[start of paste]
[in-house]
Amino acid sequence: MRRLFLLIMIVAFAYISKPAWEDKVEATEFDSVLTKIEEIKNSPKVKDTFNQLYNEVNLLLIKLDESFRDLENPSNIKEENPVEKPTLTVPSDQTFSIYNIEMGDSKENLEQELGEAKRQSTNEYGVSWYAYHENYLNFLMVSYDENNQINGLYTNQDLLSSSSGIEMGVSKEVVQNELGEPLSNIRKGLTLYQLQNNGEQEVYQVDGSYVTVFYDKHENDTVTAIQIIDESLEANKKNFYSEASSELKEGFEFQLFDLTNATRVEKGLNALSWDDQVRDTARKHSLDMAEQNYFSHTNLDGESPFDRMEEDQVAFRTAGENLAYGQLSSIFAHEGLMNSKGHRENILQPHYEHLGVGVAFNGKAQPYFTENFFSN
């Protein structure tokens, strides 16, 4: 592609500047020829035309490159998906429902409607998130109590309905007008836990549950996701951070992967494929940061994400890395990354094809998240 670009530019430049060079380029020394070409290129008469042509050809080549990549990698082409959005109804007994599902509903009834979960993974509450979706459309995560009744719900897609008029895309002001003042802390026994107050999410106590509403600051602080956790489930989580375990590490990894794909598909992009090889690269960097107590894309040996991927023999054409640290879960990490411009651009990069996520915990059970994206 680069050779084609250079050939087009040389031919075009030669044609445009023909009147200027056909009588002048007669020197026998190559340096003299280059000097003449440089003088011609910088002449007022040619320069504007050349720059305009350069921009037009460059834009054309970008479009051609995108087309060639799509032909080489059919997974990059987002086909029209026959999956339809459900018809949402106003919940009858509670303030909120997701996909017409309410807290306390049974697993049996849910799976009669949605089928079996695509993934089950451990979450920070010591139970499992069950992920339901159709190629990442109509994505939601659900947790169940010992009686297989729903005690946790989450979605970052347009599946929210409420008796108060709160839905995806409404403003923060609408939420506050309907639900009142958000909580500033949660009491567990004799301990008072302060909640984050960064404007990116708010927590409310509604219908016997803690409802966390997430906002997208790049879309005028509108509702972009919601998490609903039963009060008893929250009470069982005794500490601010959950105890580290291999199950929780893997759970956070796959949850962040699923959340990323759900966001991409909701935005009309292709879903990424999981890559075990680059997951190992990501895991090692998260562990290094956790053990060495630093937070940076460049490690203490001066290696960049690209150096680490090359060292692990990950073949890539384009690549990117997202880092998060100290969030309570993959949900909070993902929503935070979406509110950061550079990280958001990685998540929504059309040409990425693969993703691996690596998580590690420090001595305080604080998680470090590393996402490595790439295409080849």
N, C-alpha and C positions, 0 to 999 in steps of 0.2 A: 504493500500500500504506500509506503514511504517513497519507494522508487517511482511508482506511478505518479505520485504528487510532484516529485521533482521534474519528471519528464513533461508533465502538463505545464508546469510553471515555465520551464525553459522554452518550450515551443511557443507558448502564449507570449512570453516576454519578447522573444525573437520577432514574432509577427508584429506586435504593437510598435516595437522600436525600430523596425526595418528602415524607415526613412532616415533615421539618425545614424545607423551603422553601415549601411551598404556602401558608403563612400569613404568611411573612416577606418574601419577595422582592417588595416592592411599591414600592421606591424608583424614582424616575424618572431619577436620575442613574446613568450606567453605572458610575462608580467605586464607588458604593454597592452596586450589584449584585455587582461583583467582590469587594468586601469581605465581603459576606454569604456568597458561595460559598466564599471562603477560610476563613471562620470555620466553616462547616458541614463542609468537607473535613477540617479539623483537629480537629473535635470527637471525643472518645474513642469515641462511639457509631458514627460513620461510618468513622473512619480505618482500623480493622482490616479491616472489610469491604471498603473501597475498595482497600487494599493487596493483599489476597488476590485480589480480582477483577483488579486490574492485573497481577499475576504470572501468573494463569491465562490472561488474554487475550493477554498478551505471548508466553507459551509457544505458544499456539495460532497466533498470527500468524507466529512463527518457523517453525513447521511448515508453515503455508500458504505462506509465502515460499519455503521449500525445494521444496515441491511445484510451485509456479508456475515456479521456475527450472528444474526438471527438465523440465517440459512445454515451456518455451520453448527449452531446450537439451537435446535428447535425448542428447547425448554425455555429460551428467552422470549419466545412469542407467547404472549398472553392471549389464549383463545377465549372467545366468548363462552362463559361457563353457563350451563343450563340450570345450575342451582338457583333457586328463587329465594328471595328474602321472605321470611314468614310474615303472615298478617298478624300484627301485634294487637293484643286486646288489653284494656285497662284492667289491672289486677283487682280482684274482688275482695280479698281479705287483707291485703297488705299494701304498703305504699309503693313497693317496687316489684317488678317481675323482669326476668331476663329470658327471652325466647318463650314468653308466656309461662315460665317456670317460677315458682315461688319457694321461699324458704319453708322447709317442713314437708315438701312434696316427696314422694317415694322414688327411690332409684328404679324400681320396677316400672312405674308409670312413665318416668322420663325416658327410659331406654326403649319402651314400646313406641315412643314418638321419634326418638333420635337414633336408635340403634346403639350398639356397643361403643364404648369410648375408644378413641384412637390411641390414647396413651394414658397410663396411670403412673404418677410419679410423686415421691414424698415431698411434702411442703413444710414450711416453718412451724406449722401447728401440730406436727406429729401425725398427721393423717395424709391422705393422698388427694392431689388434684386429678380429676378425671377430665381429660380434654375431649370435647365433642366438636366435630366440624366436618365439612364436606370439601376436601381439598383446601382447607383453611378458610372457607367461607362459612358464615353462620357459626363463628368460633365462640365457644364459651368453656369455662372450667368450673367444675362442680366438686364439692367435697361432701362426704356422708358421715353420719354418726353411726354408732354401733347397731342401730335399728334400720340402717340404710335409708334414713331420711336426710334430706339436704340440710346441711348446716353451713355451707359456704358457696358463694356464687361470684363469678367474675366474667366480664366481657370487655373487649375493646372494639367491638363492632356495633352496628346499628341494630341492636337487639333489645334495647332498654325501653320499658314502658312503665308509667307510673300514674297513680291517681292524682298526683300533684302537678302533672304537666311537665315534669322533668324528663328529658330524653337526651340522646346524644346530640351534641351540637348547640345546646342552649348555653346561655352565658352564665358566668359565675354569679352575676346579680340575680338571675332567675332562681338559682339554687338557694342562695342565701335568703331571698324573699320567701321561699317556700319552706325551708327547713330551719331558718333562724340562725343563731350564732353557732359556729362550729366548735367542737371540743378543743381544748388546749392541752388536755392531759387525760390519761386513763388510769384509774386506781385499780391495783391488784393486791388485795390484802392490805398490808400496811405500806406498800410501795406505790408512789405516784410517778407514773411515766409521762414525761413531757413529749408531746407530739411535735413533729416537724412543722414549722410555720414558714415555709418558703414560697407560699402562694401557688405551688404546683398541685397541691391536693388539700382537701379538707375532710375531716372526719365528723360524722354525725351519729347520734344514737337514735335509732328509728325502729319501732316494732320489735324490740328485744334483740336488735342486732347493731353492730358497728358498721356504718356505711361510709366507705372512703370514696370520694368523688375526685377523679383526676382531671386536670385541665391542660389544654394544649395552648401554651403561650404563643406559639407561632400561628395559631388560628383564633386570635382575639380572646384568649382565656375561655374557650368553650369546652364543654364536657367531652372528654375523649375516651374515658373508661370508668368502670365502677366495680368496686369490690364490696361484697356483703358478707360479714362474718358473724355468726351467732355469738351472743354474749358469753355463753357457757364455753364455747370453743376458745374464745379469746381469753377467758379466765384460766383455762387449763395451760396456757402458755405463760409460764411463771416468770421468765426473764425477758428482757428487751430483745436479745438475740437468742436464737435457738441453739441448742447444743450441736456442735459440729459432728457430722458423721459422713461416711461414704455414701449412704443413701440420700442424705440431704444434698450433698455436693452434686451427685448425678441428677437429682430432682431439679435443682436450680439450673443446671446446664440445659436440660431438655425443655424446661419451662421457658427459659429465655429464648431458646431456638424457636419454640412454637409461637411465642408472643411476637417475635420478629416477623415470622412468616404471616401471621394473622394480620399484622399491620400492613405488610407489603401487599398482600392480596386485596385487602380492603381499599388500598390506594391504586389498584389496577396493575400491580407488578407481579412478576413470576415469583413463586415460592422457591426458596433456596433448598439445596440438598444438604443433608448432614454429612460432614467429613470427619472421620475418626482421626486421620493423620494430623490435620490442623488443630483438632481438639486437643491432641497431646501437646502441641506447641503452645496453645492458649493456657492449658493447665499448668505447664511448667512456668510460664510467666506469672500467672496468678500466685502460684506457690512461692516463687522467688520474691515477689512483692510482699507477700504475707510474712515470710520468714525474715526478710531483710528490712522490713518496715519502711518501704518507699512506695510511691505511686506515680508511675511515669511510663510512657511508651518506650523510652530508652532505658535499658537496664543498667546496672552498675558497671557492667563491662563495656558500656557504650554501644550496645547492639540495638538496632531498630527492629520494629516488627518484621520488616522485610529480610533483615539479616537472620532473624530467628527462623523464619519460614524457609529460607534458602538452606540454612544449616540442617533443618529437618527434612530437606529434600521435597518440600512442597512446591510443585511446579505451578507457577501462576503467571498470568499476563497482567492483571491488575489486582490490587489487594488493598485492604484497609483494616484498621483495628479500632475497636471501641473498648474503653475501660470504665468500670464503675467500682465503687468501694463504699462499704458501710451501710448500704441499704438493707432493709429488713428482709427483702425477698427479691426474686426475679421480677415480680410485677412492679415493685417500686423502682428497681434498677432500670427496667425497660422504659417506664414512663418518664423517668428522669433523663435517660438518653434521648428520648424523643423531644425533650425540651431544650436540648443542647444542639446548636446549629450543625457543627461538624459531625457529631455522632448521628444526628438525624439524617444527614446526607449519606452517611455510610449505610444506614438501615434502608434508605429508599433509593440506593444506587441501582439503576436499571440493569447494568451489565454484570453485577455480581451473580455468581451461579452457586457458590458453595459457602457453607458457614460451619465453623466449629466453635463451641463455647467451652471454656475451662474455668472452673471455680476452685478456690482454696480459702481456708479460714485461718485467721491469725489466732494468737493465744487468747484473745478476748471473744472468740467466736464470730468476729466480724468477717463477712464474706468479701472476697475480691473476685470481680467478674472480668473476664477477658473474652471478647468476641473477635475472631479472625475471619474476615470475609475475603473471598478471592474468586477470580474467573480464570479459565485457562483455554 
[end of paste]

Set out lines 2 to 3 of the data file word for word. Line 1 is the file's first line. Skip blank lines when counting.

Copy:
Amino acid sequence: MRRLFLLIMIVAFAYISKPAWEDKVEATEFDSVLTKIEEIKNSPKVKDTFNQLYNEVNLLLIKLDESFRDLENPSNIKEENPVEKPTLTVPSDQTFSIYNIEMGDSKENLEQELGEAKRQSTNEYGVSWYAYHENYLNFLMVSYDENNQINGLYTNQDLLSSSSGIEMGVSKEVVQNELGEPLSNIRKGLTLYQLQNNGEQEVYQVDGSYVTVFYDKHENDTVTAIQIIDESLEANKKNFYSEASSELKEGFEFQLFDLTNATRVEKGLNALSWDDQVRDTARKHSLDMAEQNYFSHTNLDGESPFDRMEEDQVAFRTAGENLAYGQLSSIFAHEGLMNSKGHRENILQPHYEHLGVGVAFNGKAQPYFTENFFSN
């Protein structure tokens, strides 16, 4: 592609500047020829035309490159998906429902409607998130109590309905007008836990549950996701951070992967494929940061994400890395990354094809998240 670009530019430049060079380029020394070409290129008469042509050809080549990549990698082409959005109804007994599902509903009834979960993974509450979706459309995560009744719900897609008029895309002001003042802390026994107050999410106590509403600051602080956790489930989580375990590490990894794909598909992009090889690269960097107590894309040996991927023999054409640290879960990490411009651009990069996520915990059970994206 680069050779084609250079050939087009040389031919075009030669044609445009023909009147200027056909009588002048007669020197026998190559340096003299280059000097003449440089003088011609910088002449007022040619320069504007050349720059305009350069921009037009460059834009054309970008479009051609995108087309060639799509032909080489059919997974990059987002086909029209026959999956339809459900018809949402106003919940009858509670303030909120997701996909017409309410807290306390049974697993049996849910799976009669949605089928079996695509993934089950451990979450920070010591139970499992069950992920339901159709190629990442109509994505939601659900947790169940010992009686297989729903005690946790989450979605970052347009599946929210409420008796108060709160839905995806409404403003923060609408939420506050309907639900009142958000909580500033949660009491567990004799301990008072302060909640984050960064404007990116708010927590409310509604219908016997803690409802966390997430906002997208790049879309005028509108509702972009919601998490609903039963009060008893929250009470069982005794500490601010959950105890580290291999199950929780893997759970956070796959949850962040699923959340990323759900966001991409909701935005009309292709879903990424999981890559075990680059997951190992990501895991090692998260562990290094956790053990060495630093937070940076460049490690203490001066290696960049690209150096680490090359060292692990990950073949890539384009690549990117997202880092998060100290969030309570993959949900909070993902929503935070979406509110950061550079990280958001990685998540929504059309040409990425693969993703691996690596998580590690420090001595305080604080998680470090590393996402490595790439295409080849």